Animal immune response to pathogenic micro-organisms
The activation of the animal immune system or immune response takes place in 3 distinct consecutive steps.
Firstly we have the mechanical barriers such as the skin, stomach acid, cilia and mucus in order to try and stop pathogens from entering the body.
Secondly we have the body’s general or non-specific response to any particles that enter the body through a wound or any natural orifice. After the pathogen has passed through the first defence, complement activation will occur and activate responses that will cause inflammation (increased blood flow to capillaries and capillary permeability) caused by release of histamines and phagocytosis (the process of engulfing and destroying micro-organisms by phagocytes) in order to try and get rid of the pathogen. Histamines are organic molecules released by damaged tissue made from the base structure of ammonia and are the decarboxylated form of histidine. In most cases this is successful and the pathogen is eliminated.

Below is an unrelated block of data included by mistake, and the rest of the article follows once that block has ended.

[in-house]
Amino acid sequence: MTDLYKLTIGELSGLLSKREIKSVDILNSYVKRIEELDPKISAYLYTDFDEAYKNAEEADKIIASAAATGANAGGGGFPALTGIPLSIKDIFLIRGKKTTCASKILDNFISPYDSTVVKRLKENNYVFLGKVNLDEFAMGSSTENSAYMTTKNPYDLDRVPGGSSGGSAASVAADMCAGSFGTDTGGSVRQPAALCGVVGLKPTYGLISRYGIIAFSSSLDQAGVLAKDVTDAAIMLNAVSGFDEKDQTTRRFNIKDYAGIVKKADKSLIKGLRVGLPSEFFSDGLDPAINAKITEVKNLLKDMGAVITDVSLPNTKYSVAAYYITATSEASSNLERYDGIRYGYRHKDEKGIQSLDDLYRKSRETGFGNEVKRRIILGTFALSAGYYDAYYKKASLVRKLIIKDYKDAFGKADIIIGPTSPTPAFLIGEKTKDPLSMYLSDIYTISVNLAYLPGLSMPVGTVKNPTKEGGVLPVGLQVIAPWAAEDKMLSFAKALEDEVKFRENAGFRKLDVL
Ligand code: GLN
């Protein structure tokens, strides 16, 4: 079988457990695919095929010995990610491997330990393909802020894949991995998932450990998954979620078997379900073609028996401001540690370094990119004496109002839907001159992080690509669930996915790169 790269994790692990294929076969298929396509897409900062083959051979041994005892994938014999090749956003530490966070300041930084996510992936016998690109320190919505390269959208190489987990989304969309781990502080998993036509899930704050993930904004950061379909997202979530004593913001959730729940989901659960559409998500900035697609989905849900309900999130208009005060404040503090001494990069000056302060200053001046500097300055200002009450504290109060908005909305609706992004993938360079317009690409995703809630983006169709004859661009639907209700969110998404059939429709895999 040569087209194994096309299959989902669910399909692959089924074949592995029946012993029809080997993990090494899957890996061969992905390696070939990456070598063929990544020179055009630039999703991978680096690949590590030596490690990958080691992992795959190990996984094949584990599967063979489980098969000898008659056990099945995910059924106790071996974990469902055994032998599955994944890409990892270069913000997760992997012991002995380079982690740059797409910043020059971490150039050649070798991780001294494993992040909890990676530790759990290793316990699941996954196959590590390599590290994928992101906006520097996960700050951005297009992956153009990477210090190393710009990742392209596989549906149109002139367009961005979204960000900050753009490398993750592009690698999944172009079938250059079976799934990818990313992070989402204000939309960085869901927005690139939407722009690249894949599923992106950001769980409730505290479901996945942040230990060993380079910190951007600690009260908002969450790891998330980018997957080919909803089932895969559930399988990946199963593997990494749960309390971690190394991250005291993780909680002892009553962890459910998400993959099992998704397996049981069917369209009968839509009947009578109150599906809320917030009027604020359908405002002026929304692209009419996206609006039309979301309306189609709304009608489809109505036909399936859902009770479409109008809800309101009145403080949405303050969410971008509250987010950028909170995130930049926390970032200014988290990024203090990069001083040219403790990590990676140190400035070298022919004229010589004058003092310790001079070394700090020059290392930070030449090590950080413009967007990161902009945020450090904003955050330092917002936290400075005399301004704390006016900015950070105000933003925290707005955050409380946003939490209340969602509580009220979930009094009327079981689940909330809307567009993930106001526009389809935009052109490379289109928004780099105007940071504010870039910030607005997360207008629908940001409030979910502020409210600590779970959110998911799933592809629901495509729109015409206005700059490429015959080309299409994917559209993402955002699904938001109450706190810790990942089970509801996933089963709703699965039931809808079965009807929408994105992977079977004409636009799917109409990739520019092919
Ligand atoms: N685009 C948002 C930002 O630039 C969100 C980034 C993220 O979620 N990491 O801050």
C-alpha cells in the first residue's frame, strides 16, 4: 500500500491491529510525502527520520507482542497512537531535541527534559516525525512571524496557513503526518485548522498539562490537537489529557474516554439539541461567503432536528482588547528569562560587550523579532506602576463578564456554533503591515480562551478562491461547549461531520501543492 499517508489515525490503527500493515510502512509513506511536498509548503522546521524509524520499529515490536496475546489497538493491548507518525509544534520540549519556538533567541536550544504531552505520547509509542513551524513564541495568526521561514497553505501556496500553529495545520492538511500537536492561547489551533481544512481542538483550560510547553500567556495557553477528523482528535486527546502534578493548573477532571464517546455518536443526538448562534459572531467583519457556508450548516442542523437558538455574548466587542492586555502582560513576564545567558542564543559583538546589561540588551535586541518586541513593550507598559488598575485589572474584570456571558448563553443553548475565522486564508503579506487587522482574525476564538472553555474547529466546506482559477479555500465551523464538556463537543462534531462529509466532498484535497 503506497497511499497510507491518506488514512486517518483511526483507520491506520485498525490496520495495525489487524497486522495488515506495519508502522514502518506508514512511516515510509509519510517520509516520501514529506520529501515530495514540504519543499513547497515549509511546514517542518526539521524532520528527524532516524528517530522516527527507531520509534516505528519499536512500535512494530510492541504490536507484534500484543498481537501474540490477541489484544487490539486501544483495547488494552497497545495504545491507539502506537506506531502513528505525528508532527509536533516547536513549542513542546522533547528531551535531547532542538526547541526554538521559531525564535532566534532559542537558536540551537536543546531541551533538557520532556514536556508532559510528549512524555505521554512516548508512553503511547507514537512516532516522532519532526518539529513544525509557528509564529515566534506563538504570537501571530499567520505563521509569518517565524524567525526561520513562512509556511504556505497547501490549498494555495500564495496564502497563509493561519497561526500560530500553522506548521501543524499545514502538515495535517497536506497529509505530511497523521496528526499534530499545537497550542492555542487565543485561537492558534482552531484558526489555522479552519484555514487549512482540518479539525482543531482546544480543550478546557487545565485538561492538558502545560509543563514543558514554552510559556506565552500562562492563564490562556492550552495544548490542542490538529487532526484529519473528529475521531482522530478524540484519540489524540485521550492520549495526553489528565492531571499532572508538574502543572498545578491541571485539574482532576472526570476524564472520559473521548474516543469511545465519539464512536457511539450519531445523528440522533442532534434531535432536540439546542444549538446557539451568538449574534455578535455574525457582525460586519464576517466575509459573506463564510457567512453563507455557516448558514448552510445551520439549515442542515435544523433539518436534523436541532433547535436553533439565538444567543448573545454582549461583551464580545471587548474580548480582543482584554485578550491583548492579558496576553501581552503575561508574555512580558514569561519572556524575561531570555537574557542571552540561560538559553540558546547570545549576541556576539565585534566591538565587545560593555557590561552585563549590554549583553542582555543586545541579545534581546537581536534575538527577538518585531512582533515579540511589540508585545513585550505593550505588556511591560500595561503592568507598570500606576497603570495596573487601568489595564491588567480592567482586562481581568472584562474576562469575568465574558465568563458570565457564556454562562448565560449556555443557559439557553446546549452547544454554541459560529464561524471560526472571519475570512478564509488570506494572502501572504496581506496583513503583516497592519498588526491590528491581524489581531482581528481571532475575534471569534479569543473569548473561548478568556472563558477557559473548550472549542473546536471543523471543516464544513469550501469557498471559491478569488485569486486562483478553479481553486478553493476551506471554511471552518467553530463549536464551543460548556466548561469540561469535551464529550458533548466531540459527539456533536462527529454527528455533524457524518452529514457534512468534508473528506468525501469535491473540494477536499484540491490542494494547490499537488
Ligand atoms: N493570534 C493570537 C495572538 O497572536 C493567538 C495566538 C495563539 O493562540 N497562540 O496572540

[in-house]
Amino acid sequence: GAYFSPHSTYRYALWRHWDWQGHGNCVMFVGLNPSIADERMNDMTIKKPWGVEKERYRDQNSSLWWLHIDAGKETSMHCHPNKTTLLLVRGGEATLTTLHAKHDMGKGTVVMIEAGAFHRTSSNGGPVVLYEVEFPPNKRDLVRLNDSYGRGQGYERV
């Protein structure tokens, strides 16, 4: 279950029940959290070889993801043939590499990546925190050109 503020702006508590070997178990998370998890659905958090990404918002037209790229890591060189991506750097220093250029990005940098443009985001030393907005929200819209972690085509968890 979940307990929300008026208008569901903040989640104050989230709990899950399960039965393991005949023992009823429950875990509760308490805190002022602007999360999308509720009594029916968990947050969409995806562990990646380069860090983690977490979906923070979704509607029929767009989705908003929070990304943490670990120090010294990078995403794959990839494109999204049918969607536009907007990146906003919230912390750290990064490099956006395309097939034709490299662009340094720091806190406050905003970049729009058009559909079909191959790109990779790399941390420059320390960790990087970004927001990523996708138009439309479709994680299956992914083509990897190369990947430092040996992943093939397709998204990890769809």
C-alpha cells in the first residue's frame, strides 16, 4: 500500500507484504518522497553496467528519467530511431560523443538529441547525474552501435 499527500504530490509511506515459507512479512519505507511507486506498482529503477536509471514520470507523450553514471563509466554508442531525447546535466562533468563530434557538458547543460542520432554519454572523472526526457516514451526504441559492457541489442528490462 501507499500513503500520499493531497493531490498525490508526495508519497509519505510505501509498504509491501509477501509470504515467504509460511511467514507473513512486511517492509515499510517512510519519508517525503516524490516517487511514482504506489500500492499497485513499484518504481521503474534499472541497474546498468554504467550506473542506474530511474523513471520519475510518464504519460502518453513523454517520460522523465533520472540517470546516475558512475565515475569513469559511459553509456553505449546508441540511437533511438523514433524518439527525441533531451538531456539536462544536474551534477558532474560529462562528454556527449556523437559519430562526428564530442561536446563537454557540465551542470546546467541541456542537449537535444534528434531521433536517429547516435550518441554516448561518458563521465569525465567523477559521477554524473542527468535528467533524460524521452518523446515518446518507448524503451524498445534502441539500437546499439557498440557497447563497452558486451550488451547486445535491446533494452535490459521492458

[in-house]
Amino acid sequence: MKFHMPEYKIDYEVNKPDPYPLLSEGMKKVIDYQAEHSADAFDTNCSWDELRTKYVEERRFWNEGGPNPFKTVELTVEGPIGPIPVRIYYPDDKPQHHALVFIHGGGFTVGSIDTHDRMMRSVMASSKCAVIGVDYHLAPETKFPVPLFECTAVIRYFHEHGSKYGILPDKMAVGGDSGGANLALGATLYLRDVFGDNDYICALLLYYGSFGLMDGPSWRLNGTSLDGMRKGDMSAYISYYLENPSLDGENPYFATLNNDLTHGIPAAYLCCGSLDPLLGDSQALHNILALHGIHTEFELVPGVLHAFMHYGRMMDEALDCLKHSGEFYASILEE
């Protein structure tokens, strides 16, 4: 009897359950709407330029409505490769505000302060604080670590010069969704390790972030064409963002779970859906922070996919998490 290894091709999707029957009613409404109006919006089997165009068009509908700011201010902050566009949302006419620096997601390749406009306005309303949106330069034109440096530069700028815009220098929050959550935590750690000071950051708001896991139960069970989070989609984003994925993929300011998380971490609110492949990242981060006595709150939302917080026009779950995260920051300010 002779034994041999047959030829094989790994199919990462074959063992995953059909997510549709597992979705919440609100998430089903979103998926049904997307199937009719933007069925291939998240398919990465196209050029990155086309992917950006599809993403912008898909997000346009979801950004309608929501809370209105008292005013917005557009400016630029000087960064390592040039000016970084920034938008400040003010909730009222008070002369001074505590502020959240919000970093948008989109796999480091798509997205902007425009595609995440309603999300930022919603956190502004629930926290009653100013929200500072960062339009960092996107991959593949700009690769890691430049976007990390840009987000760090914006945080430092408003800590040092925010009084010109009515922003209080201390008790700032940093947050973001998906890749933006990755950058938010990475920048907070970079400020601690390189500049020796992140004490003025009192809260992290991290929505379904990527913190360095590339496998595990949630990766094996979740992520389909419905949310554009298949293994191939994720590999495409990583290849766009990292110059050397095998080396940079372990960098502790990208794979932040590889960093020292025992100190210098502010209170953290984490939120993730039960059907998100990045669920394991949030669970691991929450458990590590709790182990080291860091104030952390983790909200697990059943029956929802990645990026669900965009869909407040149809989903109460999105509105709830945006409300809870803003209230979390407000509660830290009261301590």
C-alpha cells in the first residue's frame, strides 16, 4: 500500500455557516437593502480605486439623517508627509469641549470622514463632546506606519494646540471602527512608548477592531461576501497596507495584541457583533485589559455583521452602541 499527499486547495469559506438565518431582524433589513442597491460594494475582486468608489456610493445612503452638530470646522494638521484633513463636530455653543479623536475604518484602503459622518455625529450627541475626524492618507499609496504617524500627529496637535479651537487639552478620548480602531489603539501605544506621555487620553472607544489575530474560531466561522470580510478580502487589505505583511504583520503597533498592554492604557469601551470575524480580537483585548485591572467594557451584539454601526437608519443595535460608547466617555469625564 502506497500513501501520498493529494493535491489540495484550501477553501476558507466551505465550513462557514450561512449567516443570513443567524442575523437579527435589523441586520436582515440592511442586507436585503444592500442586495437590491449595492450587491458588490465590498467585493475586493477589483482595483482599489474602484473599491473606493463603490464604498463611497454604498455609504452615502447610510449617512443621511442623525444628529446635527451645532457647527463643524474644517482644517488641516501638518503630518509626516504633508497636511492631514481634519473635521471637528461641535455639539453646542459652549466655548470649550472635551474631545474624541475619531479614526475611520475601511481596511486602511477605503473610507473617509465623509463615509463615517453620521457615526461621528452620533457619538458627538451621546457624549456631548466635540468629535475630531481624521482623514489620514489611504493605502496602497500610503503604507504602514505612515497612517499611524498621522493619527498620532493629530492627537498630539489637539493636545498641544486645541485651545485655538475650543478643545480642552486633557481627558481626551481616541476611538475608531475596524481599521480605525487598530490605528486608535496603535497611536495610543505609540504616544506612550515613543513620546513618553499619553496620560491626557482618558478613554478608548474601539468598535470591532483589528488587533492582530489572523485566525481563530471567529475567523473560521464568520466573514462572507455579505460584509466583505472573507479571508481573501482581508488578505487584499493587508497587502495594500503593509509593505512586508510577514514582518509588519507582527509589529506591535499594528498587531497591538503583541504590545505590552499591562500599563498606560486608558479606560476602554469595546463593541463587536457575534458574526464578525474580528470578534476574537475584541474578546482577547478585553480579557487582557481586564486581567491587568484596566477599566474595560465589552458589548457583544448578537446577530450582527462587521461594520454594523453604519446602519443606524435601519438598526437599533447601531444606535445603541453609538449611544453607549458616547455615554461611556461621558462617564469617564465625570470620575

The Third line of defence involves cells called lymphocytes which can be classified as two different types, namely B-lymphocytes (found in the blood and lymph but made in the bone marrow) and T-lymphocytes (made in the liver or bone marrow). They provide specific immune response using 2 parts. Humoral immunity and cell mediated immunity.
Humoral immunity (done by B-Lymphocytes) focuses on identifying pathogens and recognising antigens prior to cell infection. This is done by recognising the antigens on the germs surface, while cell mediated immunity (done by T-Lymphocytes) focuses on the active destruction of infected or cells using the antibodies produced using the antigens.
The B-Lymphocytes are made up of two types of cells, memory cells and plasma cells. The memory cells remember the specific type of antigen on the pathogen for the next time the organism is infected so a quick response is achieved, while plasma cells...